WICHITA FALLS (KFDX/KJTL) — One of two parents charged with capital murder after their 1-year-old died from malnutrition and negligence is headed to prison.

Photo courtesy Josh Hoggard (KFDX/KJTL)

Christian Miguel Bishop-Torrence, 25, of Wichita Falls, pleaded guilty to one count of felony murder and two counts of endangering a child on Wednesday, April 19, 2023, in the 78th District Court. He was sentenced to life in prison on the murder charge with 671 days of jail credit.

The sentence for the two counts of endangerment of a child was 671 days for each, with the three sentences set to run concurrently. A charge of injury to a child with intent to cause serious bodily injury was dismissed.

Bishop-Torrence was scheduled to appear on Wednesday afternoon for a status hearing in the 78th District Court of the Wichita County Courthouse, with Judge Meredith Kennedy presiding. Ultimately, he would solemnly enter his pleas Wednesday afternoon.

Photo courtesy Josh Hoggard (KFDX/KJTL)

The charges stem from June 2021, when police said Bishop-Torrence brought his one-year-old daughter to the emergency room at United Regional just before 11:30 p.m. on June 11, reporting that she had stopped breathing and was unresponsive.

The child was pronounced dead less than a half-hour after she arrived at the emergency room.

“Extremely malnourished and neglected”

According to officials in the emergency room on the night of June 11 and the morning of June 12, 2021, the one-year-old girl “appeared extremely malnourished and neglected”. They said she weighed only eight pounds, roughly a third of what she should’ve weighed at her age.

The affidavit also said the child had dirt plastered to her skin, as well as circular blisters on her lower back and buttocks.

Photo courtesy Josh Hoggard (KFDX/KJTL)

Bishop-Torrence would later admit that the child has been losing weight since March 2021 but said that he and the girl’s mother never sought medical attention for the child. He said he didn’t know when the last check-up was for his daughter because the child’s mother handled all of that.

According to the affidavit, Bishop-Torrence eventually admitted that he knew he “[expletive] up” and that he didn’t notice how bad the child was.

John Gillespie, Wichita County’s District Attorney, was at the emergency room the night the girl was admitted, and he said it’s one of the most shocking cases he’s ever seen.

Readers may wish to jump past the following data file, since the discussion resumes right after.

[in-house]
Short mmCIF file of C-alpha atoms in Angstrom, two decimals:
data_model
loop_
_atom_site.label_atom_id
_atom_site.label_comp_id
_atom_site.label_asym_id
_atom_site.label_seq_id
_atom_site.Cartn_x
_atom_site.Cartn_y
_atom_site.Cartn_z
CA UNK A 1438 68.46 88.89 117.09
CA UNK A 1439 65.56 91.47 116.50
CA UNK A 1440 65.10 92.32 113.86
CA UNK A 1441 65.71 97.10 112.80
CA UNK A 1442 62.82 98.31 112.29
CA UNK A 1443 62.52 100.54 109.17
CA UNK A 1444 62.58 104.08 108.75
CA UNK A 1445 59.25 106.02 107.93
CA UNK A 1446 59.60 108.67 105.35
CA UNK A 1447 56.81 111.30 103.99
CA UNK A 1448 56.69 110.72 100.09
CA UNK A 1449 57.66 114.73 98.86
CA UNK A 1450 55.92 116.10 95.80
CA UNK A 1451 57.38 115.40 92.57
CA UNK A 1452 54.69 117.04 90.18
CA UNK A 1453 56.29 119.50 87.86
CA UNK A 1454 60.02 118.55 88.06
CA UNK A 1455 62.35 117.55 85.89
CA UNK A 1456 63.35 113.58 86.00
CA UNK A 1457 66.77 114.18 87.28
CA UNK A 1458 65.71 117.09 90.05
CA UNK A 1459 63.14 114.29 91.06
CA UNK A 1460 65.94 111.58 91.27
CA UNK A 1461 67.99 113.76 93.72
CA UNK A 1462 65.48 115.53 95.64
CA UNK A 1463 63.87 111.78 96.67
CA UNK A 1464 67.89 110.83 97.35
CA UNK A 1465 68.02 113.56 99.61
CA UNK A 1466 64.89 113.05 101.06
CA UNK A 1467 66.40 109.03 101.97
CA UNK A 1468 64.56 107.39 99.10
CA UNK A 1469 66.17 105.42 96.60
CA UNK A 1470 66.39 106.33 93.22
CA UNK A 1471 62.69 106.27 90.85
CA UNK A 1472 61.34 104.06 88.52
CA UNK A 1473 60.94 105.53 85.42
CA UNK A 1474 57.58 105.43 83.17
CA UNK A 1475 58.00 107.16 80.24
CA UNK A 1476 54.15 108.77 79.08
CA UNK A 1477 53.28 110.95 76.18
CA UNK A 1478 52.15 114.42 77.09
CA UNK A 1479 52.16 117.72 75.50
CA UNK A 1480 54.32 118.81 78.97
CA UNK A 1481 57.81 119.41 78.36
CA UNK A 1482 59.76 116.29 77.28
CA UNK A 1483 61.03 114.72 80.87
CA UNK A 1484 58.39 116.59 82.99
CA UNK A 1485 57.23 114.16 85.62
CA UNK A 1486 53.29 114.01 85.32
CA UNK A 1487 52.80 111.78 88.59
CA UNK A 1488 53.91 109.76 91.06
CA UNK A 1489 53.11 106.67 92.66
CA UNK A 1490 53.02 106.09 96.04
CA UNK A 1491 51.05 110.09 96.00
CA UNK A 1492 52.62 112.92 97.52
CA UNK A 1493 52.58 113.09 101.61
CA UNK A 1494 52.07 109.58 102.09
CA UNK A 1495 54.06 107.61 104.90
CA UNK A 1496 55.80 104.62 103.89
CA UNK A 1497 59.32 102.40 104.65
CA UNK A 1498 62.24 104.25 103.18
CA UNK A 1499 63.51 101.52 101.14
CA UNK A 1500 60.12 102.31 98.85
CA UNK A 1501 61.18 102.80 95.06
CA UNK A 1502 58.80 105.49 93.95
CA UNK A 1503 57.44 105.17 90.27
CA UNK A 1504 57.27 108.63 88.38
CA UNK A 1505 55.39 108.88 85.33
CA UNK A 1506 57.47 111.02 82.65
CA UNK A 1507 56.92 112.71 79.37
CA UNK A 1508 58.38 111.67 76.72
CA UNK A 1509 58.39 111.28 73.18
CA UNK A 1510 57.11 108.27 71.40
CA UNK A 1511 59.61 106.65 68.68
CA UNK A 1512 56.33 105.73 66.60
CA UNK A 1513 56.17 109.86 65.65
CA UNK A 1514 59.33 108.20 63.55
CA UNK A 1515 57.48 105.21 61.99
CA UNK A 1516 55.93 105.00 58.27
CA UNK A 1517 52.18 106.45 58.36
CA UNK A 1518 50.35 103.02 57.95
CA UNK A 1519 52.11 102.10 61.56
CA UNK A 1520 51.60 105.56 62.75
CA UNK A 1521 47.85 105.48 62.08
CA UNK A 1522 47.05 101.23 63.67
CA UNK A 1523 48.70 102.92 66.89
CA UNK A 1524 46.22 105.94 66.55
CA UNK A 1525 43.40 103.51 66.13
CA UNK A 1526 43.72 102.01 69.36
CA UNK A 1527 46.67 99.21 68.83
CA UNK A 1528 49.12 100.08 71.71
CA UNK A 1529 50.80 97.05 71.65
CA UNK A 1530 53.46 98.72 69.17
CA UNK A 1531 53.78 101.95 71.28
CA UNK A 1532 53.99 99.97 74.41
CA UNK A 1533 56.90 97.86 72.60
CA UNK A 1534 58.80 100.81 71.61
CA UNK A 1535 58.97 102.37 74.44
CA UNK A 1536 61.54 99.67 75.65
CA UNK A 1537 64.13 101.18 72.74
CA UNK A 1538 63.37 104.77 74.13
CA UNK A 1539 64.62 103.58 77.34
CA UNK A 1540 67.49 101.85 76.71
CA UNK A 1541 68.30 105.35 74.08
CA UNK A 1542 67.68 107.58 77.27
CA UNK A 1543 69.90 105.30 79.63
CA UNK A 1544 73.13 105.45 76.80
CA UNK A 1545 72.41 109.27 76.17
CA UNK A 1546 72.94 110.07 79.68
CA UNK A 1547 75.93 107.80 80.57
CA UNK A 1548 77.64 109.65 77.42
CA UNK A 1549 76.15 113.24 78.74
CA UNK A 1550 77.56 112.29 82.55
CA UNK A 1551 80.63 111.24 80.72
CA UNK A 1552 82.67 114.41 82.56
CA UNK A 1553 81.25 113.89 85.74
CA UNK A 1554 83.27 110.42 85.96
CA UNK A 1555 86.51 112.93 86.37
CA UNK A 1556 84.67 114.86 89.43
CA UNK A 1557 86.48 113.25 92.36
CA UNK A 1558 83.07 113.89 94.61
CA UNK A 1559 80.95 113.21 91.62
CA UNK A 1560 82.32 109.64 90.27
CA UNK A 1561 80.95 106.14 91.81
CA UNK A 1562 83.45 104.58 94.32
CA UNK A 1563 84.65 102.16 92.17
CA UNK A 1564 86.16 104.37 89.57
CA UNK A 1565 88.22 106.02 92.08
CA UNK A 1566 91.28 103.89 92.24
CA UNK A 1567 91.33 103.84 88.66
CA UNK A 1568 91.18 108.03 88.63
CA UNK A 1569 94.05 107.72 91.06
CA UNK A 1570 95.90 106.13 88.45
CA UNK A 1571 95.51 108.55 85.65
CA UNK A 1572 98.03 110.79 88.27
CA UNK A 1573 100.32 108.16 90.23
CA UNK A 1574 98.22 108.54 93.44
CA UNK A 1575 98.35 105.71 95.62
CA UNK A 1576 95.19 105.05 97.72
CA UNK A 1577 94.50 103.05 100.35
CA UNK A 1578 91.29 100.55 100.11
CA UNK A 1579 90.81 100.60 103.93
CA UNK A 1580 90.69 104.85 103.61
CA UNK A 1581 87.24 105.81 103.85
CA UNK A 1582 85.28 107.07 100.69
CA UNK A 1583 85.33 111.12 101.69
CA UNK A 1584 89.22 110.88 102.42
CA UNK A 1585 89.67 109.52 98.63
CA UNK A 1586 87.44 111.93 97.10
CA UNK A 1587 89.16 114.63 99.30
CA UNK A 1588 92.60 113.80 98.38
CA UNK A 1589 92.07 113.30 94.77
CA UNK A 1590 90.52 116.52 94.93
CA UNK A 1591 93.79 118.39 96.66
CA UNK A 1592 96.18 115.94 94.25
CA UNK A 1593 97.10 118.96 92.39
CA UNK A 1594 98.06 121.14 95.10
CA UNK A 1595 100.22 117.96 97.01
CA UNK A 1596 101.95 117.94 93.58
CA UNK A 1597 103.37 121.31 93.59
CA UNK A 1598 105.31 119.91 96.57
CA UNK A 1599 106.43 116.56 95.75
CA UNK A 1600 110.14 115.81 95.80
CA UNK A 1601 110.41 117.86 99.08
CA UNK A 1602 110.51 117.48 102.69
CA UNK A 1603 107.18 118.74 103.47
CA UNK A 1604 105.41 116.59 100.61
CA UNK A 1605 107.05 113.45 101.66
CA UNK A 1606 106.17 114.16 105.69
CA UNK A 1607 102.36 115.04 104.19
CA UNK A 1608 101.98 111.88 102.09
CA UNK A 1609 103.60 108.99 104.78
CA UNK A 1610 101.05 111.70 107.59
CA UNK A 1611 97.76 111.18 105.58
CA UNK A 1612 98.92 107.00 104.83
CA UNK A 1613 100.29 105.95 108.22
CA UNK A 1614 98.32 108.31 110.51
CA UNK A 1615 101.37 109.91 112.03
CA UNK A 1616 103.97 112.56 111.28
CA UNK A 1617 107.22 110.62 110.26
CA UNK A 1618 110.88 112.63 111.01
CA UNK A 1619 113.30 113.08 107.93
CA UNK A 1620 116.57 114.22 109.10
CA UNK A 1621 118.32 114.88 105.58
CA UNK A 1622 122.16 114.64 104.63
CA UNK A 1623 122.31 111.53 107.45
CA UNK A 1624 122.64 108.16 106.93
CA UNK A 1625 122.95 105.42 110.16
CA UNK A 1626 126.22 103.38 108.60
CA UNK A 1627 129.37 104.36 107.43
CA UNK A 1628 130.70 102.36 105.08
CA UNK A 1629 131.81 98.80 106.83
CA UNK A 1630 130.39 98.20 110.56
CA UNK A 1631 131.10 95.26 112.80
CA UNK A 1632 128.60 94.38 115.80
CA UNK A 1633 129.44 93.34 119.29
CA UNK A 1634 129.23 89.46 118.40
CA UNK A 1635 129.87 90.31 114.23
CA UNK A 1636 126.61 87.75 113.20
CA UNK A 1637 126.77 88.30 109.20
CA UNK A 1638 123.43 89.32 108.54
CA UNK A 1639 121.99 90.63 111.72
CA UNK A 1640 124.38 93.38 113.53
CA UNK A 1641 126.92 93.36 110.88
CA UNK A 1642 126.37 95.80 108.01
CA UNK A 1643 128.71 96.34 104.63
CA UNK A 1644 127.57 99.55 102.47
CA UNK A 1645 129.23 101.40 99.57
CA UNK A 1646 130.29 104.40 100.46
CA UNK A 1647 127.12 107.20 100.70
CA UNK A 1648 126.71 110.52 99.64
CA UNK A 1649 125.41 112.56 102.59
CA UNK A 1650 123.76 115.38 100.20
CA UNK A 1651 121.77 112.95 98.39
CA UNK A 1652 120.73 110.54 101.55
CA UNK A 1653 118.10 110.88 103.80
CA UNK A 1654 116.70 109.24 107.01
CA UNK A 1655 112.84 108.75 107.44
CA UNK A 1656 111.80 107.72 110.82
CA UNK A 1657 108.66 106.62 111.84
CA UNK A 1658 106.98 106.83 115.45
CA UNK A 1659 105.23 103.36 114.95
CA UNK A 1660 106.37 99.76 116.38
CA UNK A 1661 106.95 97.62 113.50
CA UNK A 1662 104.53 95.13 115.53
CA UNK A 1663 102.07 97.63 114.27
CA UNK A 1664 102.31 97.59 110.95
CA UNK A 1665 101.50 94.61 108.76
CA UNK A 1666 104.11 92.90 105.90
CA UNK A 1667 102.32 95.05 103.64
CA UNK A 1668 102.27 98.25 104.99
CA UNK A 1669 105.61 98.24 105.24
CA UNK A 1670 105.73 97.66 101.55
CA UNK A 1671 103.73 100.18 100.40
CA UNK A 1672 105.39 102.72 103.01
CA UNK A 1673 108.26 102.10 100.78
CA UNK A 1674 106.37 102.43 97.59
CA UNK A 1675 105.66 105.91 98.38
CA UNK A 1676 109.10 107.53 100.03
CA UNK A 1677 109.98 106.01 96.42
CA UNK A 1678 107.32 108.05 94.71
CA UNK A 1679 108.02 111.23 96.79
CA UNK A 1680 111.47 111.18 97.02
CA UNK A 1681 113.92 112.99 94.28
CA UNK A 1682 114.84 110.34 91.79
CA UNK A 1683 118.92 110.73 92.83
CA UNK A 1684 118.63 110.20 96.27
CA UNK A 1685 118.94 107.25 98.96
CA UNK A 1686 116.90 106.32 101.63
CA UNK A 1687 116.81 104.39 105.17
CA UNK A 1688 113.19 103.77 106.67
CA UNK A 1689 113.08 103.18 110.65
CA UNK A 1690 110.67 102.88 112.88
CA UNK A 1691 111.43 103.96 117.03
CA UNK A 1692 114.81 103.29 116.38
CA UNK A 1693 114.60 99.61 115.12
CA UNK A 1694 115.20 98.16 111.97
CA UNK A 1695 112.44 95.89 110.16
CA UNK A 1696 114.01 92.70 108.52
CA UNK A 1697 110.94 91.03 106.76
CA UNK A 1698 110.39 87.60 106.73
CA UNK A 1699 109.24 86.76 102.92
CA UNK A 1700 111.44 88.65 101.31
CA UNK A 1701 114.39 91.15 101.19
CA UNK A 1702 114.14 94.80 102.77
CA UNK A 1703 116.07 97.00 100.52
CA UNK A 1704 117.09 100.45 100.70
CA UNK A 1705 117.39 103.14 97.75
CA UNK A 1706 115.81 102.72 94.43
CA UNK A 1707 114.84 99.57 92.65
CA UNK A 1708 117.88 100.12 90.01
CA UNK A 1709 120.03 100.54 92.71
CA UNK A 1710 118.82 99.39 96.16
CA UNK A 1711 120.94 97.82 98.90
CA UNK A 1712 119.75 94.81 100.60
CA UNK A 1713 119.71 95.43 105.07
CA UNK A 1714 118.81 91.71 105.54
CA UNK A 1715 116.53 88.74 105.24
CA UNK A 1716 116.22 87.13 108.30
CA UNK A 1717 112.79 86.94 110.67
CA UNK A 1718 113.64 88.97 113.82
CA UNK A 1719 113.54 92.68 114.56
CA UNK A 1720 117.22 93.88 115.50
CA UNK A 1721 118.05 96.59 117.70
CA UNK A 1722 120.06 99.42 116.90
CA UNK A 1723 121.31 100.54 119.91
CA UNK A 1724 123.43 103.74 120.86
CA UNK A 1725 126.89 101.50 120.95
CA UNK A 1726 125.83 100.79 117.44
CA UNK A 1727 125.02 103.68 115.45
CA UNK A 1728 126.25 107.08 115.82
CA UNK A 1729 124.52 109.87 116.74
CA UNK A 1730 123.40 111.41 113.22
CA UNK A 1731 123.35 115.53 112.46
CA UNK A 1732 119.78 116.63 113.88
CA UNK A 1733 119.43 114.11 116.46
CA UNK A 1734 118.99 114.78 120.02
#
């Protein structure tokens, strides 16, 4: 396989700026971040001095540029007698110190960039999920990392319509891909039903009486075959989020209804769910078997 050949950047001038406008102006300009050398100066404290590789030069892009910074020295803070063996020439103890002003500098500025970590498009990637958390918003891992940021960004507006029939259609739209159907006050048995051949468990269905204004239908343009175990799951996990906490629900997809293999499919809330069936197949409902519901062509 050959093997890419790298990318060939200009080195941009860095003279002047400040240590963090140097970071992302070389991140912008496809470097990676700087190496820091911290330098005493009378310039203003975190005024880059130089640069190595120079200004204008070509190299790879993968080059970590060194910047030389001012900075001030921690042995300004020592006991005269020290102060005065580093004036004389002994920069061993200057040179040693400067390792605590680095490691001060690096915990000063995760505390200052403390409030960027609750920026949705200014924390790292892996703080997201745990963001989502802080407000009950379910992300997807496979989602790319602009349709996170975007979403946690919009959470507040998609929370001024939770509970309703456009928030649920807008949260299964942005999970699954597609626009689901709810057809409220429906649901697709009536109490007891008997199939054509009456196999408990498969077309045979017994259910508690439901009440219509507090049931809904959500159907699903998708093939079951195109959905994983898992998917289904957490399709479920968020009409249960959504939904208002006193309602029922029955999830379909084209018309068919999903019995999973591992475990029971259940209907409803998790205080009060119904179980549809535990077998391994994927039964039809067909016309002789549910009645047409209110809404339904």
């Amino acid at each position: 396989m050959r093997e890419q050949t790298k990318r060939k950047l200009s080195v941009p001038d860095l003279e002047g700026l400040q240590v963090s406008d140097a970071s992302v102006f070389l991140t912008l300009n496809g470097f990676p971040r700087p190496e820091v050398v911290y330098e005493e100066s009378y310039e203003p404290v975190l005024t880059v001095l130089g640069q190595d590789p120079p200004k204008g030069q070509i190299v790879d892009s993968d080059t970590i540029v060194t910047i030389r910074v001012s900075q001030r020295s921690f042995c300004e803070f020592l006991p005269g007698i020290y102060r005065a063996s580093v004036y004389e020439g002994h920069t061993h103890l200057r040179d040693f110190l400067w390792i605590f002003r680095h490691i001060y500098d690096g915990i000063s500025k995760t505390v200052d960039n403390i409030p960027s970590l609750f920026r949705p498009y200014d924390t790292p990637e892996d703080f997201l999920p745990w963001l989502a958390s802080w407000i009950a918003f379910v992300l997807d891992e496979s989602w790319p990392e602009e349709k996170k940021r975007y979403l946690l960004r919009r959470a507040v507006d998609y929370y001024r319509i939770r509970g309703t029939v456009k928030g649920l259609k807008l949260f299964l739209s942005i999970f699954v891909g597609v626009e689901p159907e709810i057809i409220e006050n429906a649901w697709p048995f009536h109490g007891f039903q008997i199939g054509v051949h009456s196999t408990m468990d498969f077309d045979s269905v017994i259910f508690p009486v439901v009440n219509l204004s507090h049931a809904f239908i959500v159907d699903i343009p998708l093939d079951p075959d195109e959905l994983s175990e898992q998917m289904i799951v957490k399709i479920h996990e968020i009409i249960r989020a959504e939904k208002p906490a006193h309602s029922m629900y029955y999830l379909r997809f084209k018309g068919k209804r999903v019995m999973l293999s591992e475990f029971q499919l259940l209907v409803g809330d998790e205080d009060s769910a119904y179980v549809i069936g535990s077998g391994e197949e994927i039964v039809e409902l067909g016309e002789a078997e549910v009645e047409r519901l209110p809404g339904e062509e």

“I got a phone call and I stood in the ER,” Gillespie said. “The sergeant with the WFPD said I needed to see this for myself, and I stood there in the ER room with the baby on the table, and I’ll never get those images out of my mind.”

Mental health concerns influenced plea deal

Gillespie said one of the concerns he had with the case of Bishop-Torrence was his history of mental health struggles. He said he feared that a defense team might have been able to convince a jury that Bishop-Torrence’s mental health issues should warrant a lesser offense.

Photo courtesy Josh Hoggard (KFDX/KJTL)

Some of those struggles were evident during Wednesday afternoon’s hearing. At times, Bishop-Torrence seemed confused and remained silent after Judge Kennedy asked him if he’d seen a mental health professional at any point.

Gillespie said after reviewing and considering all of the “shocking” facts of this case, he didn’t feel Bishop-Torrence’s mental health was ultimately to blame for his daughter’s tragic death.

“He certainly was not criminally insane,” Gillespie said. “The defense was certainly willing to claim that there was some sort of diminished capacity in this case, so that’s the risk that I look at when making this deal.”

Ultimately, Judge Kennedy determined Bishop-Torrence was competent to stand trial. His defense attorneys revealed that he takes medication for ADHD, but Bishop-Torrence said that the medication in no way made him unable to understand the plea bargain.

Gillespie said a plea deal made the alleged mental health struggles of the girl’s father a moot point, and although Bishop-Torrence was not convicted of capital murder, meaning he will be eligible for parole in 30 years, Gillespie is happy with the deal that was able to be worked out.

“The agreement was that he plead to life to murder, which is a lesser included of capital murder, because of the severe neglect of the baby,” Gillespie said. “In exchange, he signed a waiver of appeal, so the taxpayers don’t have to pay the cost of the trial or the appeal and we don’t run the risk of a lesser included to something.”

Hearing reset for murdered child’s mother

Sage Wright, Wichita County Jail

The child’s mother, Sage Wright, 23, of Wichita Falls, told police in June 2021 after her child died that she “failed to connect with her” in the way she connected with her other children.

Wright was also scheduled to appear in court for a pre-trial hearing on Wednesday, April 19, 2023, but that hearing was reset. She faces the same charges as Bishop-Torrence and has been held in jail since June 2021 on bonds totaling $1.6 million.

Gillespie declined to comment on the child’s mother, as her charges remain pending.

This is a developing story. Stick with Texoma’s Homepage for updates as more information becomes available.